It would be a pretty big bummer if you took a 16 credit hour class only to find out you can’t use that towards your hours needed to renew you license. I do know some Massage Therapist that love taking classes that simply interest them regardless if they are accredited or not.  This is fine as long as you understand you may not be able to count them.

How much do continuing education hours cost?

CEU’s will vary in cost depending on how advanced the topic is, for example lymphatic drainage certifications and cranial sacral therapy are pretty prices courses vs maybe a course on sports massage.

Massage therapy continuing education hours can be as low as $8 a credit hour and as much as $30 an hour it just depends on the course and instructor. The cost of classes can also fluctuate if a particular modality has gained in popularity like Cupping massage did in 2016. After the Olympics in 2016 Cupping course were all the rage and instructors where banking on it.

How to save money when signing up for online CEU’s:

Don’t ever be afraid to talk to your employer about CEU benefits. You might be surprised some companies will reimburse you up to a certain amount or if the particular course would directly benefit the company they may pay for the entire course. When I worked for Massage Envy they really wanted me to get my certification in hot stone massage since at that time they did not have any massage therapist that offered it.

So I said I would do it if you paid for the course and paid for my hours worked since I had to perform 6 sessions to complete my training. So I not only had a 12 hour continuing education class paid for I also was paid for my time while learning a new skill. Win Win for me!

Another way to save when it comes to online CEU’s be sure to check with whoever you have your liability insurance through.  I am with AMTA and they a wide variety of online courses at a discounted rate that you can look through.

I have little experience with AMTA courses, I did take a sports massage course through them earlier this year and I wasn’t really impressed with the course. It wasn’t anything I hadn’t heard before and I didn’t like the no return policy.

I’m not trying to put AMTA down, I am a AMTA member and I think they are an amazing organization, it was just the course I picked didn’t knock my socks off.

Before I even opened my course I just purchased I attempted to get a refund because I found a better course on Allegra Learning Solution that I wanted to take instead, unfortunately  once you buy it, you own it.

So I took the course, got my credits and didn’t really learn anything so that was a bummer, lesson learned. Since that time when I look for new classes I check Allegra Learning Solution first as they are constantly adding new classes to there catalog and I think it’s better quality in my opinion.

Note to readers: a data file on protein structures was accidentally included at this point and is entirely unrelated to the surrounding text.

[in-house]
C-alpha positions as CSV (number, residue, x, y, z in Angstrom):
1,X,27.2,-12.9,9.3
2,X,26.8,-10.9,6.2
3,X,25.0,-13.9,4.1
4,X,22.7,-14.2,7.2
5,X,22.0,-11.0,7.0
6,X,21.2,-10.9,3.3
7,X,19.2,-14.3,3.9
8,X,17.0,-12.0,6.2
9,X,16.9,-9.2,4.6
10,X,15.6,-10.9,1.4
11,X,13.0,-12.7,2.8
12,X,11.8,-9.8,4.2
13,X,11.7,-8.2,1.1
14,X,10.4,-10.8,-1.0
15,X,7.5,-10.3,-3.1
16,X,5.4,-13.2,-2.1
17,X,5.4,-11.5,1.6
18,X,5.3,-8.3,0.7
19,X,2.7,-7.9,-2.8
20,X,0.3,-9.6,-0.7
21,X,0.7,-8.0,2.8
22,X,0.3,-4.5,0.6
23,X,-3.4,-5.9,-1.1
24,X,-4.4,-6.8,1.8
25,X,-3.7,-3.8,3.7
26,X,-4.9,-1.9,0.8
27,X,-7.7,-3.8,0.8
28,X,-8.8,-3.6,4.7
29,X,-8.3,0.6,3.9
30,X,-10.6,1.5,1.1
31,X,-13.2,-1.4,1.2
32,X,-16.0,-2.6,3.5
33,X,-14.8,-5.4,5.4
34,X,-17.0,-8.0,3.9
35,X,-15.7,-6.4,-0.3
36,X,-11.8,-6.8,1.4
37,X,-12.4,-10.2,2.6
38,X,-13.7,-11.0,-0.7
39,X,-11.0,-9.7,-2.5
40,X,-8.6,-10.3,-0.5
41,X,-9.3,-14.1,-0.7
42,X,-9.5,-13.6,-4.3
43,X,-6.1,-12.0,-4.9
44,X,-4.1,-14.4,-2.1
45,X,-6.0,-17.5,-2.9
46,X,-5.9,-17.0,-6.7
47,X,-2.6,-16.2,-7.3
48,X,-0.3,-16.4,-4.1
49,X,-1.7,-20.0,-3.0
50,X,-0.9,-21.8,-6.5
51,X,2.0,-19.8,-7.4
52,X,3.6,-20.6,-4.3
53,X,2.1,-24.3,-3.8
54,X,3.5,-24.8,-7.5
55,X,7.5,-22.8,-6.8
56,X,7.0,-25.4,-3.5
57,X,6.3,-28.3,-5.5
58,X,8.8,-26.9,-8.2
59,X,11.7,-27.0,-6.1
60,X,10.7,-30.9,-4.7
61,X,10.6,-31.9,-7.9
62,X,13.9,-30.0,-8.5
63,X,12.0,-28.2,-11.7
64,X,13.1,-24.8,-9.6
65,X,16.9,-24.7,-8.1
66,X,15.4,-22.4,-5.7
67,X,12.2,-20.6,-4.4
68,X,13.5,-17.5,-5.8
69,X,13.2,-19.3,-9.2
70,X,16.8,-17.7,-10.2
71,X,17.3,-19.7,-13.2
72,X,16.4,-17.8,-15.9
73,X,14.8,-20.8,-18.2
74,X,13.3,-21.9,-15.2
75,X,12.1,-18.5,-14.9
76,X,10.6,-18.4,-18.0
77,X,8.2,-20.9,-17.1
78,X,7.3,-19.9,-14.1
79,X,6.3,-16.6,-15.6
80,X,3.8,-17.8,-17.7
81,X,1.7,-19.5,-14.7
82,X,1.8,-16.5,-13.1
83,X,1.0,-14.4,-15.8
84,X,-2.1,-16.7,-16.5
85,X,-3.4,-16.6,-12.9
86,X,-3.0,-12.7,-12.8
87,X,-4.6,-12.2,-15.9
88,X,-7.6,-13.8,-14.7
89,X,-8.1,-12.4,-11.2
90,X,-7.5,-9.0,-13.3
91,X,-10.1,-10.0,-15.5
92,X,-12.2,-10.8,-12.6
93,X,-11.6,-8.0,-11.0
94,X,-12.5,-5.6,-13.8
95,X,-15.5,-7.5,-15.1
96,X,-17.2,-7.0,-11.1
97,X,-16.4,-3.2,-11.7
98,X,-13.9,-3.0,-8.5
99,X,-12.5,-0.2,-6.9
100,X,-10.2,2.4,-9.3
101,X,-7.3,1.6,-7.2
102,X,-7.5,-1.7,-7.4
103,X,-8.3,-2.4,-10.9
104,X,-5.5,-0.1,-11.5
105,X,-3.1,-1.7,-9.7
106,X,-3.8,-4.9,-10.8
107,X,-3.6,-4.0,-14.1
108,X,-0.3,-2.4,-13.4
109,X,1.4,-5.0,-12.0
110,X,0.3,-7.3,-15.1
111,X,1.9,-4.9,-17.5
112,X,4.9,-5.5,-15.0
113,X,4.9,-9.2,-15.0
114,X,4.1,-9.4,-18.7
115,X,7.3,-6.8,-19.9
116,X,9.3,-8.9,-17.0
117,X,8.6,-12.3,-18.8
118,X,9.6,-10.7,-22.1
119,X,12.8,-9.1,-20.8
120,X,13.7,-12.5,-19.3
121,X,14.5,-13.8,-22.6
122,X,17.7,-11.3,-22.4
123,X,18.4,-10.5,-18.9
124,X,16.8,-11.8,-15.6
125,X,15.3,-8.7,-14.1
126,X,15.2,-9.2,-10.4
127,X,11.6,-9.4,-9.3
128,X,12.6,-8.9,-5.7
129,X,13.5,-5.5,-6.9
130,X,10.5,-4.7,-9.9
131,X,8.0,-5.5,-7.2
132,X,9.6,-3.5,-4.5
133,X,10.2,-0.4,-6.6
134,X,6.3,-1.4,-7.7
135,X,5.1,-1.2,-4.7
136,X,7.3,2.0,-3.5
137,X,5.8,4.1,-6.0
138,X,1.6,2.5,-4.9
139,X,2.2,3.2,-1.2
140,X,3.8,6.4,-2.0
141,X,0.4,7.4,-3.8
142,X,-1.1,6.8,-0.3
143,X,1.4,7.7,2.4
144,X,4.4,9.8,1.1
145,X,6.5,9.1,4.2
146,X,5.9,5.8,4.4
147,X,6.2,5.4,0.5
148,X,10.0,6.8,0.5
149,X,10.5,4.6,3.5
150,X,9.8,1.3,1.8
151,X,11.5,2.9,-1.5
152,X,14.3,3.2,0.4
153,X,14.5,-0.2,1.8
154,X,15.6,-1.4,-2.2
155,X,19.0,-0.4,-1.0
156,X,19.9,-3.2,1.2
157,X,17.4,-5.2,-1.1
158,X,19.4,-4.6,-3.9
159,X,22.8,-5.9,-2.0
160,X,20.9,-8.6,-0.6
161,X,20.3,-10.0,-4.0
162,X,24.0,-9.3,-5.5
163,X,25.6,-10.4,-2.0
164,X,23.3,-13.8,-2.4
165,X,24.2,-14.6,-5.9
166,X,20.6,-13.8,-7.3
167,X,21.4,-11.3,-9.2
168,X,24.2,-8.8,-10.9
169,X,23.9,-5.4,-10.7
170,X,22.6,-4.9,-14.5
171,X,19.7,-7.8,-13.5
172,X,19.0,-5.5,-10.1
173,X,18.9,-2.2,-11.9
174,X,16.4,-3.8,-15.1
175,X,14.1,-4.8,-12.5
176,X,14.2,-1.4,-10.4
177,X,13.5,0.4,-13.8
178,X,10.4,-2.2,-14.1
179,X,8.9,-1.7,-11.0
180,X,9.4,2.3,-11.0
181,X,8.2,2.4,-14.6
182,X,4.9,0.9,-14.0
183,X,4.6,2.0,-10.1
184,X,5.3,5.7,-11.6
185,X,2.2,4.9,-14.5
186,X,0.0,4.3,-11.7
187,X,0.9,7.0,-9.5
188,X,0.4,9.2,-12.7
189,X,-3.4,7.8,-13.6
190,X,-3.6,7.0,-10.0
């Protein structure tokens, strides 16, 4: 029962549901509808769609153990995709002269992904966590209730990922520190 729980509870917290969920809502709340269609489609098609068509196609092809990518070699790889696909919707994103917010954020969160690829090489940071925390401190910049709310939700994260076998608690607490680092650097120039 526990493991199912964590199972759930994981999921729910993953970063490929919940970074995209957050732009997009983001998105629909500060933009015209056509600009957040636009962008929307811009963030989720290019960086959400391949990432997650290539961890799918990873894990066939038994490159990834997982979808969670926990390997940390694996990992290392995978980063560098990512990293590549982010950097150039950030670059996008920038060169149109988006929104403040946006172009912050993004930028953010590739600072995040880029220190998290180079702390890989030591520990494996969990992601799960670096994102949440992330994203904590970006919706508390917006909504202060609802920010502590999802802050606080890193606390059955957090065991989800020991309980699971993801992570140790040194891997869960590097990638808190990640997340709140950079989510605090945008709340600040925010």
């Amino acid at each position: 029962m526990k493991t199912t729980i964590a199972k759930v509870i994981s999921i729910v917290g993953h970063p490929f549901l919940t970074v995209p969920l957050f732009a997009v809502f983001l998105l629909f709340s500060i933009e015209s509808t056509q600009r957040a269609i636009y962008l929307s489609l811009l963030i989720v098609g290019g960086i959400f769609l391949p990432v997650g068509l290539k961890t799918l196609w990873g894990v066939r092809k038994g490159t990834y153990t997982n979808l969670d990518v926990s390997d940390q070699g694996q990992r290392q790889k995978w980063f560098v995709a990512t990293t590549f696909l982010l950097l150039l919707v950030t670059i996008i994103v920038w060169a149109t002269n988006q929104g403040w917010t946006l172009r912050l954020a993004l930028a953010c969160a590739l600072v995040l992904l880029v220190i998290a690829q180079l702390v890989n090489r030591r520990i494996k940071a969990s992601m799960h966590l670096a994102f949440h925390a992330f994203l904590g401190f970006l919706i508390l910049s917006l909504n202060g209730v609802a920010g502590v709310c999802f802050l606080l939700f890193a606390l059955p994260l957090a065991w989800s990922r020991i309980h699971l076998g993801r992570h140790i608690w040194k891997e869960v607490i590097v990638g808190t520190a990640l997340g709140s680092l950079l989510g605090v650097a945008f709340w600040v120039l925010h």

Check you state to see what you need to stay up-to-date on CEU’s:

If you are unsure what your massage therapy state requirements are or just need a refresher please check out this free map below to verify what you need fast. If you have any questions about your license or have a question about continuing education please feel free ask in the comment section below. I hope you find this map useful.


What can you do right now to bring the love back into your career?

Continuing education is absolutely the first key, I don’t care where you get your courses from, just start now! Burn out is the No. 1 reason why massage therapist leave the industry. By taking CEU’s that excite you it will magnify your love and appreciation for this industry and what it can do for people.

You need to surround yourself with other like minded people to bounce ideas off of and trade massages whenever you can. You can join different massage groups on Facebook and you can subscribe to different free massage magazines.

Please don’t get in a rut, continue to grow, continue to learn, continue to meet other massage therapist from many different backgrounds. If you only take one thing away from this article, it is this.

Don’t forget why you became a massage therapist in the first place. Remember the love you had when you were in you’re program and how you felt the first time a client told you, that you helped them when others could not.

Remember you are a healer by nature, don’t let that passion leave you, not for one second!

Thanks for reading guys, if you have any question please feel free to leave them in the comment second below and if you really loved this article please share or link to it if you like. Knowledge should be shared to anyone who could benefit from it!

See ya on the flippy…

Please follow and like us:
0

Leave a Comment